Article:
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Published:
July 10, 2006


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HARVARD GAZETTE ARCHIVES

elderly couple walking
Men and women who make it to age 75 in 2006 can expect to still be around in 2016 and 2017, respectively. At age 85, the odds are good that you'll reach 91.

The longer you live, the longer you can expect to live

Quiz measures death risk

By William J. Cromie
Harvard News Office

If you were born in the United States and celebrate your 65th birthday this year, you can expect to be around for your 81st birthday if you are male, and for your 84th if you are female.

Life expectancy in this country has been rising steeply since 1990, and the National Center for Heath Statistics concludes that the older you are today, the greater the age you are likely to reach. Men and women who make it to age 75 in 2006 can expect to still be around in 2016 and 2017, respectively. At age 85, the odds are good that you'll reach 91.

Newborn boys should survive until about age 75 and girls to age 80, according to numbers published by the National Center for Health Statistics. That works out to a life expectancy of 77.6 years for people in the United States, up from 75.4 years in 1990.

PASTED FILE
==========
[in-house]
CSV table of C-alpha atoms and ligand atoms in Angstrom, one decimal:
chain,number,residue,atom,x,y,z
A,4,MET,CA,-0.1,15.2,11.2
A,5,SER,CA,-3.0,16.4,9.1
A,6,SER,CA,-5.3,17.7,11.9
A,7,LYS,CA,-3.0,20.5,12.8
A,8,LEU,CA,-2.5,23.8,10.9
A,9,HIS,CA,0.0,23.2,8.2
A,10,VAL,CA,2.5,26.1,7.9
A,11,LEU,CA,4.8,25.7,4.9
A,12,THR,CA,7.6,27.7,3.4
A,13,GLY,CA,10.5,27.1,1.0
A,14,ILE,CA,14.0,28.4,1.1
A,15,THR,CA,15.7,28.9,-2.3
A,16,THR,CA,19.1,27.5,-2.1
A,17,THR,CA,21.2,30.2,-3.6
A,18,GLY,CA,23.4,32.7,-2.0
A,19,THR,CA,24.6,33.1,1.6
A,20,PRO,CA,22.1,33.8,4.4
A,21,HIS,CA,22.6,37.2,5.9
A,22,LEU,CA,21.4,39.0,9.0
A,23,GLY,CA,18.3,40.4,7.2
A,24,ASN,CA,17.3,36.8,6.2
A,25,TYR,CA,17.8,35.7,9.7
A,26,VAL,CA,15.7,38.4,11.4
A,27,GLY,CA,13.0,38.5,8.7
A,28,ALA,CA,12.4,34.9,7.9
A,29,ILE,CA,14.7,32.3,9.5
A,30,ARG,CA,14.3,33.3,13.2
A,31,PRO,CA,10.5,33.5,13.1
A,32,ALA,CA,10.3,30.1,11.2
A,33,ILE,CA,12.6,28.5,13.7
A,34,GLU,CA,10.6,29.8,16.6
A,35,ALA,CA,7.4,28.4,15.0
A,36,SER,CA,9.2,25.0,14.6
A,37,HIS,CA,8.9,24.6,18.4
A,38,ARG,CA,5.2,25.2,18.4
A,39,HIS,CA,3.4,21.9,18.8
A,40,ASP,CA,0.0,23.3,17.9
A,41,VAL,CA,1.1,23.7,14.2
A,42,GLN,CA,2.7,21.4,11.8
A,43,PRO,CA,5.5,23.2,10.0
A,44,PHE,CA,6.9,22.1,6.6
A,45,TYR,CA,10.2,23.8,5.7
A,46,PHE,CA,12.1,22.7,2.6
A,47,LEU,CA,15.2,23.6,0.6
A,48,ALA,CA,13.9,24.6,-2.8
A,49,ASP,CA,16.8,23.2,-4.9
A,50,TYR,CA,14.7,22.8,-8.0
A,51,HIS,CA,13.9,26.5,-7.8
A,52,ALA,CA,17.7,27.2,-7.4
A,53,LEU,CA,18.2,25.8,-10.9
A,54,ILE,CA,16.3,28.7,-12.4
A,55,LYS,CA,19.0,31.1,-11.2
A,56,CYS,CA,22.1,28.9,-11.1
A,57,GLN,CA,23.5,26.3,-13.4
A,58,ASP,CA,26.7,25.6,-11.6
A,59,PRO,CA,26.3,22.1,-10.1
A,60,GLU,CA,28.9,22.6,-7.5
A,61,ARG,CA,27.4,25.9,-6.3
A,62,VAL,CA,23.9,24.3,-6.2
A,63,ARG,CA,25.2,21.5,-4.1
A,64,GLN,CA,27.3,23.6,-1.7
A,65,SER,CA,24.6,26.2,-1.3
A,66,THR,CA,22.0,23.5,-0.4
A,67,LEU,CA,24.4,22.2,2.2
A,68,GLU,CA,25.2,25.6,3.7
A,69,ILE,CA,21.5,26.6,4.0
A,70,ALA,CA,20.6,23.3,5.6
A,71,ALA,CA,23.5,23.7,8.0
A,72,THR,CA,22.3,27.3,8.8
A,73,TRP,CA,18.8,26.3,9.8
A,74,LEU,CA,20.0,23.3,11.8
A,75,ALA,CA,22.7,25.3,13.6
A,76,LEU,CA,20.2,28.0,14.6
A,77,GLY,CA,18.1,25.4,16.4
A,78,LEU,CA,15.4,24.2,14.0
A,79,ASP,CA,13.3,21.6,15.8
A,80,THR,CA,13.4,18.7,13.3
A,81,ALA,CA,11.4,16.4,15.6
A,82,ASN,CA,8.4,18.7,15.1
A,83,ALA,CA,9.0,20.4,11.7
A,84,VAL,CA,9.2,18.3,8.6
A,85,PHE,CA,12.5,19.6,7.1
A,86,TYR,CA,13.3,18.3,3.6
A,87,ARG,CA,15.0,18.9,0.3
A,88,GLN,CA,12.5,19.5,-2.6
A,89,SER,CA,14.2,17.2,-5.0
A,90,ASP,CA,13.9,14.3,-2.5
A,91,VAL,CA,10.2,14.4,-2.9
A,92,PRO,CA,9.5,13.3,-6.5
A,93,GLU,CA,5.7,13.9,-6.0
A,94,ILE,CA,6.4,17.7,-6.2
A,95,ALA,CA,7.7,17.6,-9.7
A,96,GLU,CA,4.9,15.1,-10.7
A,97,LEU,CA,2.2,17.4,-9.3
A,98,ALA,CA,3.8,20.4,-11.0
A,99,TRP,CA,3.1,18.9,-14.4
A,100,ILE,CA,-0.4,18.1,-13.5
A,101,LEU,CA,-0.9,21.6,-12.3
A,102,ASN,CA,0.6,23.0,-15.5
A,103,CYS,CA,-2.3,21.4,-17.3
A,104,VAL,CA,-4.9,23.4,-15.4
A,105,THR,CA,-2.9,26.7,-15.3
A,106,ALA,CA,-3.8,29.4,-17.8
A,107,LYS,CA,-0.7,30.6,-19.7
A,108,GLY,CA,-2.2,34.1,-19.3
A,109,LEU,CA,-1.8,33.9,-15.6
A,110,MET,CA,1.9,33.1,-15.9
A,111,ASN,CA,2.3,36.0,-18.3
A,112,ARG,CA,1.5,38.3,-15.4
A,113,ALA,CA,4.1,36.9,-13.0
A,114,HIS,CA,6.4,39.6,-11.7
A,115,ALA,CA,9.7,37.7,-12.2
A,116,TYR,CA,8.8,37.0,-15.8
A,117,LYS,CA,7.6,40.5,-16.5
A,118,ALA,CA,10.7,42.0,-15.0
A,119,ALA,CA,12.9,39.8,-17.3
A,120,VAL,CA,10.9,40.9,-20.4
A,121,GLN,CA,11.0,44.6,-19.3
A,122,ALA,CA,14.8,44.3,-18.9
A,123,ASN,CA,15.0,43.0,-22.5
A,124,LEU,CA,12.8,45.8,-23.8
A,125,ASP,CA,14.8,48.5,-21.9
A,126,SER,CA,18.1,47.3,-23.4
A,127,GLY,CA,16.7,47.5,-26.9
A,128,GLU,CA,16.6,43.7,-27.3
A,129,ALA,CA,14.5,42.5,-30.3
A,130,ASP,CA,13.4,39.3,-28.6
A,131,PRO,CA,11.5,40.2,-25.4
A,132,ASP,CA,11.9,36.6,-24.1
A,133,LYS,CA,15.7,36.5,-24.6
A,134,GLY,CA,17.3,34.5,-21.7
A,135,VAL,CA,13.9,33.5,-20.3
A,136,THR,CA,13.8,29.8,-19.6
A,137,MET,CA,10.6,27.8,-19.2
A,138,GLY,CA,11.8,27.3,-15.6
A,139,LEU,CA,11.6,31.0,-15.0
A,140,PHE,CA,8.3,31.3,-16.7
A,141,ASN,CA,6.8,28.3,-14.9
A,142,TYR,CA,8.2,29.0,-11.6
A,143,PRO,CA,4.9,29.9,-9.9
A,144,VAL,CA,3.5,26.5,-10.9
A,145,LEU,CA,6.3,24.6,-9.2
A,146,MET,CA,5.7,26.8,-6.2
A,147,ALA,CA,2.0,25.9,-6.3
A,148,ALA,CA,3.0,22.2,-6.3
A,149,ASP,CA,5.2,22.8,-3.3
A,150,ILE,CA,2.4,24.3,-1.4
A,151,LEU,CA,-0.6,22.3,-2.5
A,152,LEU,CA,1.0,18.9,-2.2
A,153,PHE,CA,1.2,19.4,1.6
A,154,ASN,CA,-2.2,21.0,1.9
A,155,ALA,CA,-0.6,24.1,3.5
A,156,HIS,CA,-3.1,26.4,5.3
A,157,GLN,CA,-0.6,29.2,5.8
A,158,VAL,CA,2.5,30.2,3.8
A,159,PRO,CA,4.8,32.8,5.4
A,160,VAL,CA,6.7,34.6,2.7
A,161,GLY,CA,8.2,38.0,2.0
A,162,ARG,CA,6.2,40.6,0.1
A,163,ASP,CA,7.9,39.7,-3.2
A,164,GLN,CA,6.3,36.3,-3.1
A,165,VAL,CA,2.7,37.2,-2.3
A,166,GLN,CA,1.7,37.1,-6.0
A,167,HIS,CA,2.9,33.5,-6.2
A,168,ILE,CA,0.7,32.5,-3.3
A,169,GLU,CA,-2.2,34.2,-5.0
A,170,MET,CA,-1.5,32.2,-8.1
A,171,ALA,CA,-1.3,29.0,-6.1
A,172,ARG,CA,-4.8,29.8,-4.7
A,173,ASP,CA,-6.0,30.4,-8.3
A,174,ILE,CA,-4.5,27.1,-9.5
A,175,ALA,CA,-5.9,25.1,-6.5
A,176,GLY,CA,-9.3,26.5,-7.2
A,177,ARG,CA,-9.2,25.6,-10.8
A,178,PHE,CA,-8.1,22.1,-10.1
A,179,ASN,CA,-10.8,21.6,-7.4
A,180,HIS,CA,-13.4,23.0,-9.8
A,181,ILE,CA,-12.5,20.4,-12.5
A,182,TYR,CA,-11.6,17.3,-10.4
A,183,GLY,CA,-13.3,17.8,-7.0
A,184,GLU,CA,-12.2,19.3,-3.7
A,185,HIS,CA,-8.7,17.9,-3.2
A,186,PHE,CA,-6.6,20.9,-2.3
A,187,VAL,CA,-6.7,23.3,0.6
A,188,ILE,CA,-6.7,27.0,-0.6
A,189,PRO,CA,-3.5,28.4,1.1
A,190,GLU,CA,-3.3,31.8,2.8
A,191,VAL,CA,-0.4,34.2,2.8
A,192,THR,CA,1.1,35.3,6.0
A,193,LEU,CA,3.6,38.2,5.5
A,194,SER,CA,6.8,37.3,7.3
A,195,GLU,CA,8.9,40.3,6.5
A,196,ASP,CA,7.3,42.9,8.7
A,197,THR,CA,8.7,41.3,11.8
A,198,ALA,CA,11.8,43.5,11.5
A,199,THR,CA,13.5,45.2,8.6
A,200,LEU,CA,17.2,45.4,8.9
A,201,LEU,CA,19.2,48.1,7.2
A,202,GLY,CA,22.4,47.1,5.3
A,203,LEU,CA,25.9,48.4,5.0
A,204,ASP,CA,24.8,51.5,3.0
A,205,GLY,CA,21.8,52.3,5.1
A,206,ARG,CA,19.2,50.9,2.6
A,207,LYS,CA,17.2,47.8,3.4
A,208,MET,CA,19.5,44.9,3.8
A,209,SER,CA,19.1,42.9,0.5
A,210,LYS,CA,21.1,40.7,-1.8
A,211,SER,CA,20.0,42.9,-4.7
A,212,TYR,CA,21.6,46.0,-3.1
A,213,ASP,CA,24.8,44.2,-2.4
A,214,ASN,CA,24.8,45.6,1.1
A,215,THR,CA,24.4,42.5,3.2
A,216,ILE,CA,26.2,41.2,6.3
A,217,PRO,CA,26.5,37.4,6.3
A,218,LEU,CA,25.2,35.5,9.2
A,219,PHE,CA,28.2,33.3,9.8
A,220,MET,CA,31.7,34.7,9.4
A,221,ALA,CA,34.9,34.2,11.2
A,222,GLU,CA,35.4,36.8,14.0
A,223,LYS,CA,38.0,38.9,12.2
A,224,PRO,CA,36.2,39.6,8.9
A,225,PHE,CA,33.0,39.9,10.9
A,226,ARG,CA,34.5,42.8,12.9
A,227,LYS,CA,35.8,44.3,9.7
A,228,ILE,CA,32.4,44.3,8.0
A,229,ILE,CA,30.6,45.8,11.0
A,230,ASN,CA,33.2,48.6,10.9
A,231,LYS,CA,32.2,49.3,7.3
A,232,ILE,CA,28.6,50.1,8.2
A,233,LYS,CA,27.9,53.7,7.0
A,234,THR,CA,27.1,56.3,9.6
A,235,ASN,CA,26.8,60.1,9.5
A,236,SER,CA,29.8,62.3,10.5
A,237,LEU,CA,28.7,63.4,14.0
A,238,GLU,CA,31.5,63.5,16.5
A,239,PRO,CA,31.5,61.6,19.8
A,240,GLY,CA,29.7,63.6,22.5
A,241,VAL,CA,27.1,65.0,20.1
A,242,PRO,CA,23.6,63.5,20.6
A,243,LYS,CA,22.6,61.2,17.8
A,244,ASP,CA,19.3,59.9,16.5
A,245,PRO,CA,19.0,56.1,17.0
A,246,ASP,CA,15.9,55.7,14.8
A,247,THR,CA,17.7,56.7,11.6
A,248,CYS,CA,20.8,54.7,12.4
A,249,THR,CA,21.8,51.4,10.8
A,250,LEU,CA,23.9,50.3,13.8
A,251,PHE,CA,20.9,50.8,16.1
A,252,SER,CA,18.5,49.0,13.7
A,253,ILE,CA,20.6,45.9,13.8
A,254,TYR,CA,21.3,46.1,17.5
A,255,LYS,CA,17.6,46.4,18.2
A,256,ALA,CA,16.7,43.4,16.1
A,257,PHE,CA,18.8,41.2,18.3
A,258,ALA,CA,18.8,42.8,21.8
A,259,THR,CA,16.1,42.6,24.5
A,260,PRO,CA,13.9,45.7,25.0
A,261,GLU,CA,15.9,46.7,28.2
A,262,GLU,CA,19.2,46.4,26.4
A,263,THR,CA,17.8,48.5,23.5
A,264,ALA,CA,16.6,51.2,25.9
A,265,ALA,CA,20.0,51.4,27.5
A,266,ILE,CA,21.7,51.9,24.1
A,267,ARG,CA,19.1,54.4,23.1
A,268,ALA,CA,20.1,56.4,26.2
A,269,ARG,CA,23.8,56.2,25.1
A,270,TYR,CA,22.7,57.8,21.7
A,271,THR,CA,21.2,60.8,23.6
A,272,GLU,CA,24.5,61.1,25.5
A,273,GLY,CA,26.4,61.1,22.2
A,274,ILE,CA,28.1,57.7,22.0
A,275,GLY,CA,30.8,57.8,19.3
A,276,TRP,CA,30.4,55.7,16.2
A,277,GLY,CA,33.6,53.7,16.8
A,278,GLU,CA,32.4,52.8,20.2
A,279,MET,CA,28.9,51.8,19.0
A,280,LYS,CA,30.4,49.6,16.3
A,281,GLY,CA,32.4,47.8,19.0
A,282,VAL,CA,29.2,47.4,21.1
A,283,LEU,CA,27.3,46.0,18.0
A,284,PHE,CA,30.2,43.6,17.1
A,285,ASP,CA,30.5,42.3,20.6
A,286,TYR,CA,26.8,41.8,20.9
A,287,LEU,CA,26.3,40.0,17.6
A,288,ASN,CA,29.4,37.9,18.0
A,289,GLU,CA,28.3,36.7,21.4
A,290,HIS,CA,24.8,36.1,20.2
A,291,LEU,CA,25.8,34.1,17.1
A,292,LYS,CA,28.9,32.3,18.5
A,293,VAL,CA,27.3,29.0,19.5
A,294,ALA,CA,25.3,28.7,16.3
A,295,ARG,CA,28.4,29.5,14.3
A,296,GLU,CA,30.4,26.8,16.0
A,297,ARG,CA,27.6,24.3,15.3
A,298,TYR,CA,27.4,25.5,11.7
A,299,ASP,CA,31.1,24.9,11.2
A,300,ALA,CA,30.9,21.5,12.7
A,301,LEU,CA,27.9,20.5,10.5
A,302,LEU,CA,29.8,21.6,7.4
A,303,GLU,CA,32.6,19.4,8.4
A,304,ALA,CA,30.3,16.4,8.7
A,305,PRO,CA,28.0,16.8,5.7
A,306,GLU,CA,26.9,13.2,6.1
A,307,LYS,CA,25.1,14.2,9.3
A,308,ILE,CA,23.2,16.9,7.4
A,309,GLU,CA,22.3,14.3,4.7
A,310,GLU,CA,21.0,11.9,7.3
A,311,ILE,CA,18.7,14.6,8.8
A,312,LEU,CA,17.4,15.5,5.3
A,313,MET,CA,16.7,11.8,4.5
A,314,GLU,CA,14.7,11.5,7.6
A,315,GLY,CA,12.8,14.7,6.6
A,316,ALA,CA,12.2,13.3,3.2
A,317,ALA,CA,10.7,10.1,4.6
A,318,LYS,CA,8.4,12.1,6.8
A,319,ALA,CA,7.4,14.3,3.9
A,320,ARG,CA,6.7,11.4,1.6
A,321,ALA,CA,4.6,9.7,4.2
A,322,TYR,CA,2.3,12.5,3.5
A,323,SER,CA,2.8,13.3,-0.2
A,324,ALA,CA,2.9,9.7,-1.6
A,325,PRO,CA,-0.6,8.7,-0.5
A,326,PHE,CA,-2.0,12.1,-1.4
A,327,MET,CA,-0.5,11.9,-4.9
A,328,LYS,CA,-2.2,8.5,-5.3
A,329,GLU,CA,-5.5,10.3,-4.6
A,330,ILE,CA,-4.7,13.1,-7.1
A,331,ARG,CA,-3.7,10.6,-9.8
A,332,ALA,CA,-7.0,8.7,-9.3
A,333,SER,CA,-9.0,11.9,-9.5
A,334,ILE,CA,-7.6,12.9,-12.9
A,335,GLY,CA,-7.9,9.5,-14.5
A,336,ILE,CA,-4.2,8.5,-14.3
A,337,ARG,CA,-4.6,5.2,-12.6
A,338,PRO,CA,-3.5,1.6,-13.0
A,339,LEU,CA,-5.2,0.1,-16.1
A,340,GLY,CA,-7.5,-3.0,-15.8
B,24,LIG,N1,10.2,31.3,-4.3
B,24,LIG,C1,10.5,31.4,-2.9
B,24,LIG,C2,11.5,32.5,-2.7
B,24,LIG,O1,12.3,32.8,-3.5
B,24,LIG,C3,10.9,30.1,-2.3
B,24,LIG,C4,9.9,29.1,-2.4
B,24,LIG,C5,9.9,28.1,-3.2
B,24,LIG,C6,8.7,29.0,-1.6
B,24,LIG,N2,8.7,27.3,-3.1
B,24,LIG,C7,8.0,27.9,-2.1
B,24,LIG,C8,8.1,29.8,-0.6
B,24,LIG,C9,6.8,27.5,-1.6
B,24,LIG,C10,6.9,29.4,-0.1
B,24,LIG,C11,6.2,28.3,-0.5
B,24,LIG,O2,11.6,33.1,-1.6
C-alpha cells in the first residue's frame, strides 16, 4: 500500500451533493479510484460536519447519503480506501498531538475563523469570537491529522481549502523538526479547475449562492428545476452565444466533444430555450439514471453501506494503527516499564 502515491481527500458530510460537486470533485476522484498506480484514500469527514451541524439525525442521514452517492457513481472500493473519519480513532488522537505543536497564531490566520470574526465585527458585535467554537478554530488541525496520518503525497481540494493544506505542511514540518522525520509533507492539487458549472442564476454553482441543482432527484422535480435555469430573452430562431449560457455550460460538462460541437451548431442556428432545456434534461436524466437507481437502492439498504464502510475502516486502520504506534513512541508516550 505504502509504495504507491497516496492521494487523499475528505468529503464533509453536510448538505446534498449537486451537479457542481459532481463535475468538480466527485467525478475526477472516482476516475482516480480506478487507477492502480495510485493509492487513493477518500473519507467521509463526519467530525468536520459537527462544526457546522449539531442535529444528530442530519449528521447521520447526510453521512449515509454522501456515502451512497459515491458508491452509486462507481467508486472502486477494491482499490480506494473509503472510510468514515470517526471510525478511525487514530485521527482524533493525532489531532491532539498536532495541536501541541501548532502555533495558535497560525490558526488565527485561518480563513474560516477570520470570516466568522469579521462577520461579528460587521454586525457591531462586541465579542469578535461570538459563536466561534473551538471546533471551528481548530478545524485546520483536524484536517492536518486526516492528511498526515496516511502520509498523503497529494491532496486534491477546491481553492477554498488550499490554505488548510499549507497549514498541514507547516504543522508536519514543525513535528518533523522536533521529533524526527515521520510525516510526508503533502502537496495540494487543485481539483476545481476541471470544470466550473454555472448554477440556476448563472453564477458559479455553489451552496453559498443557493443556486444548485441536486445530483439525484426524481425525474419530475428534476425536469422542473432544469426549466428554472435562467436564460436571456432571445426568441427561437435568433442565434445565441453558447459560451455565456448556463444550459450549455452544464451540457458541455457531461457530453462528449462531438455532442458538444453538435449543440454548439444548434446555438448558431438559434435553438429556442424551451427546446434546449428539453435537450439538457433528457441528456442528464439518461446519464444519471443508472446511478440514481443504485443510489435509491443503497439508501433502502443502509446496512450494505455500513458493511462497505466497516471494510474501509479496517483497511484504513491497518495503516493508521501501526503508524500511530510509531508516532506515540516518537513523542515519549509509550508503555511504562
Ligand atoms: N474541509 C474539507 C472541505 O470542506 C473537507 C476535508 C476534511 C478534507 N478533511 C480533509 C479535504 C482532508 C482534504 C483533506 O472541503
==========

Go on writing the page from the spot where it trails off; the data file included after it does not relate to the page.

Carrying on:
How come people who have already reached these ages can expect to keep going for 10 or 15 more years? Because they have already dodged the mortal dangers that do in younger people: infant mortality, violence, and auto wrecks, according to the July issue of the Harvard Health Letter, published by the Harvard Medical School. The article also credits the survivor effect. People with good genes who have lived in beneficial surroundings - good nature and nurture - are overrepresented in older populations.

life expectancy chart

What's more, people who study aging trends believe that life expectancies for the old will continue to grow longer. The main reason is that the three biggest killers of older people - heart disease, cancer, and stroke — are being treated more successfully.

You can't really cheer too loud about living longer if you're also living sicker. But there's also good news about staying healthy. Vincent Mor at Brown University Medical School comes up with three reasons. First, more than ever, older people can drive or have access to transportation, and their homes are more friendly to aging. There are fewer stairs, and bathrooms can be modified for easier use, for example. That makes getting around and being able to take care of yourself easier.

Second, Medicare, Medicaid, and Social Security provide safety nets for millions of elders, despite the confounding paperwork involved. Third, medical technology has made staying healthy more accessible, what with hip replacement, cataract surgery, and better management of heart disease.

How long will you live?